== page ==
Cybereason has released a real-time ransomware detection program called RansomFree. The free software for Windows 7 to 10, the company claims, can spot most strains of ransomware before it starts encrypting files, alerting the user to take action.
From their website, “Cybereason’s mission is to put an end to cyber crime. And in order to put an end to one of the most profitable cyber operations of the recent years – ransomware – we have to make it unprofitable for the criminals. That’s why we are launching RansomFree: free, easy-to-install ransomware protection software, available for download for every individual and business that lacks the budget and skills to fight back.”
RansomFree uses “behavioral and proprietary deception techniques” to detect ransomware strains in action. Users receive a pop-up notification when ransomware has been found on their computer and is trying to encrypt files. The user can then decide to take action.
Digital Trends reports “When ransomware is detected, RansomFree presents the user with a list of any files that may have been encrypted,” said Uri Sternfield, senior security researcher.
“RansomFree relies on the common denominator of all ransomware, no matter their distribution or method of operation — they all need to search for target files on the local drives and encrypt them. By anticipating these common patterns, RansomFree can bait ransomware to expose their intentions and accurately detect them before they are able to fully achieve their malicious goal.”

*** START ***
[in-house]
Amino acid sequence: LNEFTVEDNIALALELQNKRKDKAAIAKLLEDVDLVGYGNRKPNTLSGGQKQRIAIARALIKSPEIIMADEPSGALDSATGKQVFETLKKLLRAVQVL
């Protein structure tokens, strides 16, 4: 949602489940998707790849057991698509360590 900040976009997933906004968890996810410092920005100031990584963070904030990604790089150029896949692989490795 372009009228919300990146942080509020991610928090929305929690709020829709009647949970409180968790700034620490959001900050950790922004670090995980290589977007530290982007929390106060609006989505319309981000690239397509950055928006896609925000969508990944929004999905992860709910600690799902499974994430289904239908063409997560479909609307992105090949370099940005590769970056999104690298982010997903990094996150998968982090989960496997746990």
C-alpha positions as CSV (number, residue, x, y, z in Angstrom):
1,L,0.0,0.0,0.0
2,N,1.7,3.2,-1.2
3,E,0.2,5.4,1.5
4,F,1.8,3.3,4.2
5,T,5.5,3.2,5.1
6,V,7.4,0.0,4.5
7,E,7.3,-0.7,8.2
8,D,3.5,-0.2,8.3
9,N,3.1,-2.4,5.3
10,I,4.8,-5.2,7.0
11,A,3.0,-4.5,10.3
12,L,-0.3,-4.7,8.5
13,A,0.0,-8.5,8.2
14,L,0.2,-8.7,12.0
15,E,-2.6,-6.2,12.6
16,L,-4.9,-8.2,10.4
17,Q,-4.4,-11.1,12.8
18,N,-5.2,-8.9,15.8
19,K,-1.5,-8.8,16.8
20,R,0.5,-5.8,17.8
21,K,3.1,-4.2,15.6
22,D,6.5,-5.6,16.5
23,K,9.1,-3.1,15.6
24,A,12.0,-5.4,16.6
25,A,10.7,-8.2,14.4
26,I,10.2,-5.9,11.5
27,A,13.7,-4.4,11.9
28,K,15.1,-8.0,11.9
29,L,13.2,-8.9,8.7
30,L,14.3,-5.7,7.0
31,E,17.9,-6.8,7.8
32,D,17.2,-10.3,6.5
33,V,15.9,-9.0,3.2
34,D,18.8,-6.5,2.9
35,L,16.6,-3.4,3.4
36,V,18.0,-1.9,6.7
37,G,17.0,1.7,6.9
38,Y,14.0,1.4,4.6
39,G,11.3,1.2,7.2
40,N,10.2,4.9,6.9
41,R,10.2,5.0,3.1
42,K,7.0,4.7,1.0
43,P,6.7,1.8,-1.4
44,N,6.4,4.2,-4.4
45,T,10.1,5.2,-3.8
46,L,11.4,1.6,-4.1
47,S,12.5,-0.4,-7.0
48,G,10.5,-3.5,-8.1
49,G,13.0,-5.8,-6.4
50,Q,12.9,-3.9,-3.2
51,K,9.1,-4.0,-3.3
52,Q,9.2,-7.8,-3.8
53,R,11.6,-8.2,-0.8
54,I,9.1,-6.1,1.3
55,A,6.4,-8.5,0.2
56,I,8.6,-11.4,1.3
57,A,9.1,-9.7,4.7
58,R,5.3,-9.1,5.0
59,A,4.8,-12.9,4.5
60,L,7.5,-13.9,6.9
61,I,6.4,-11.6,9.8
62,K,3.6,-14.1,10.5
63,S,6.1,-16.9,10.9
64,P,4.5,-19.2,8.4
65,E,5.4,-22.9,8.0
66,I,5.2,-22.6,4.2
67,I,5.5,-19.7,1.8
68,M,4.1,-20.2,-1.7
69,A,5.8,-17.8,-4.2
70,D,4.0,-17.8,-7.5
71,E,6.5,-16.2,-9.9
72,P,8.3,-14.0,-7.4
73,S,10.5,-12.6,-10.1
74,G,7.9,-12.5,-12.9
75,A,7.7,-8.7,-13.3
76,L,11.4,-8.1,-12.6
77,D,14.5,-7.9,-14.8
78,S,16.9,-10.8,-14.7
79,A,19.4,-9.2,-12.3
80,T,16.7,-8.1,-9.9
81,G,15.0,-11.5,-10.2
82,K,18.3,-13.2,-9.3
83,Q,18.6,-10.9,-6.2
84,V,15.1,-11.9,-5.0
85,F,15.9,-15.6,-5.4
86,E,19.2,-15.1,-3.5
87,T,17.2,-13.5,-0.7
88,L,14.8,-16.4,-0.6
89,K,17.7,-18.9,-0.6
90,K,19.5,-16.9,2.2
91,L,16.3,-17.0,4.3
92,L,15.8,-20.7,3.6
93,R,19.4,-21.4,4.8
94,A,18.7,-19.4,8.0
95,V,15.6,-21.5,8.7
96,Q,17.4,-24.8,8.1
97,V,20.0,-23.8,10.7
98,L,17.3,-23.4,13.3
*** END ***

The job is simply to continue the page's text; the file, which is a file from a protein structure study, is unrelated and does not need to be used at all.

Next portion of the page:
Ransomware is big business. Symantec’s latest ransomware report notes that traditional virus vectors are quickly being replaced by crypto-ransomware. The percentage of new families of misleading apps, fake anti-virus are near zero for 2016, replaced almost entirely by ransomware.
Clearswift has some crazy stats on the topic:
- 2,500 cases of ransomware costing victims $24 million in the US alone were reported to the Internet Crime Complaint Center for 2015 (Turkel, 2016)
- 500+ malware evasion behaviors are being tracked by researchers used to bypass detection (Kruegel, 2015)
- 10 is the average number of evasion techniques used per malware sample (Kruegel, 2015)
- 97% of malware is unique to a specific endpoint, rendering signature-based security virtually useless (Webroot, 2015)
- 15% of new files are malicious executables (Webroot, 2015)
- 98% of Microsoft Office-targeted threats use macros (Microsoft , 2016)
- 600%+ increase in attachment-based vs. URL delivered malware attacks from mid 2014 to 2015 (Proofpoint, 2015)
- 50% increase in email attacks where macros are the method of infection (Tim Gurganus, 2015)
- 390,000 malicious programs are registered every day by AV-Test Institute (AV-TEST, 2016)
- 19.2% potential increase of detecting malware simply by adding a 2nd AV to your existing email security, while structural sanitization can help eliminate macro malware threats (Clearswift, 2016)
I’m testing RansomFree – I hope it’s as good as advertised. At least until the crypto-guys come up with a new way to encrypt data that RansomFree doesn’t detect…..